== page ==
Does Alaska Airlines Now Have The Best Frequent Flier Program?
Photo courtesy of Port of Seattle
Frequent flier programs are changing, as more and more airlines are adopting the type of program that has long been a favorite of low-cost carriers. In these programs, passengers earn points (or miles) much like they would with a rewards credit card — every dollar that they spend on airline tickets or other airline-related purchases is worth a certain number of points.
This is different from the “classic” frequent flier model, in which the amount of points/miles depends on the distance flown. There is one major advantage to this kind of program: you can score a cheap flight, but still get the full compliment of rewards points.
For example, fliers can buy a promotional fare on Alaska Airlines, from Seattle to New York for $100. Even though the ticket is cheap, they will still get a huge amount of miles because of the long distance of the flight. Because most loyalty programs used to be based on miles flown instead of amount spent, many travelers became very adept at collecting miles while only buying promotional fares.
This kind of "miles hustle" is no longer possible on most airlines. Delta and United have already switched to the spending-based model, and other carriers are about to follow suit. This means that all rewards will be based on the amount of money that a loyalty program member spends, not how many miles they fly. To use the example of the $100 Seattle-New York flight again: in a spending-based program, the frequent flier would only be rewarded for the $100 spent, not for the miles flown.
Before frequent fliers start lamenting the end of an era for miles collecting, they should know that one airline is still planning on using the “classic” miles-based model. Alaska Airlines has said that it will continue to stick with this type of program, at least for the time being.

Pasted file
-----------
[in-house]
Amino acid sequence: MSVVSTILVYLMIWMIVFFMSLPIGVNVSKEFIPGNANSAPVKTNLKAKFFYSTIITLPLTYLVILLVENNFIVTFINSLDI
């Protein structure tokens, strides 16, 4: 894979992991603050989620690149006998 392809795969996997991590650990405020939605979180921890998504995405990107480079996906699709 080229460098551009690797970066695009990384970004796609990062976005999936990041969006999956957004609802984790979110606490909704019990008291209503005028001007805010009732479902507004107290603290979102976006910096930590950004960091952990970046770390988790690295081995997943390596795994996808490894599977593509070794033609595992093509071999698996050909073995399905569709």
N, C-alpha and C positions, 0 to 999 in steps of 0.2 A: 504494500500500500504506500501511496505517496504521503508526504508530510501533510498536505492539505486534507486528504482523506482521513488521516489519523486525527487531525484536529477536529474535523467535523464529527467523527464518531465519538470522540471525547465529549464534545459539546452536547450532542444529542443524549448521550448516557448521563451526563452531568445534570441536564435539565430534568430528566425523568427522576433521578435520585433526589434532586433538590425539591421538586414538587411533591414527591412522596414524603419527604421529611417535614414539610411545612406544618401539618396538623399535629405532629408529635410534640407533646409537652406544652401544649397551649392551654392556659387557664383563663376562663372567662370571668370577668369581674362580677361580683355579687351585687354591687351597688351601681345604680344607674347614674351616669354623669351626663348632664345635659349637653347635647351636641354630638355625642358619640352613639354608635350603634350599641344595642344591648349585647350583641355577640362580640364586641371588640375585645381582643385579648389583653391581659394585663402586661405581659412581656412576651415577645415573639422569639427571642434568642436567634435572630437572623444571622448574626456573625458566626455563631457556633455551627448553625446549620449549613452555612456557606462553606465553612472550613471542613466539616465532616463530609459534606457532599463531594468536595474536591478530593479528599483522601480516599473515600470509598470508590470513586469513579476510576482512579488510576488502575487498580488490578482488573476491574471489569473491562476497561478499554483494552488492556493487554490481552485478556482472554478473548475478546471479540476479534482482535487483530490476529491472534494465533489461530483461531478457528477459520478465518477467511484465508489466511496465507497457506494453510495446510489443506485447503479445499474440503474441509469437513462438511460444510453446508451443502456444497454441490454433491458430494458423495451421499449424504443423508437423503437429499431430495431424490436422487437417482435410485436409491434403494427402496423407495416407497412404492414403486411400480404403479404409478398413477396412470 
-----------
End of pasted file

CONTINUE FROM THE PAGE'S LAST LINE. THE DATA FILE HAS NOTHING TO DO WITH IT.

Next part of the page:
Alaska CFO Brandon Pedersen was asked if his airline would follow all of the other American carriers and change its program to spending-based rewards while he was at the JPMorgan Aviation, Transportation & Industrials Conference. His response: "We're sticking with the traditional model. It gives us an opportunity to look at how we perform versus how others perform. And we wouldn't say that we would never go to that, certainly."
Alaska could use its classic frequent flier program as a selling point in the same way that JetBlue uses its free Wi-Fi and Southwest uses its free checked baggage. Serious miles-collectors will certainly place value on having access to a miles-based rewards program, especially because there will soon be no other options (once the last holdout, American Airlines, switches to spending-based rewards later this year).
As long as Alaska stays profitable and its investors stay happy, there is really no reason for it to change its program. They will probably eventually follow the other airlines and start a spending-based rewards program, but for now, the Seattle-based carrier is the last hope for savvy miles-collectors.
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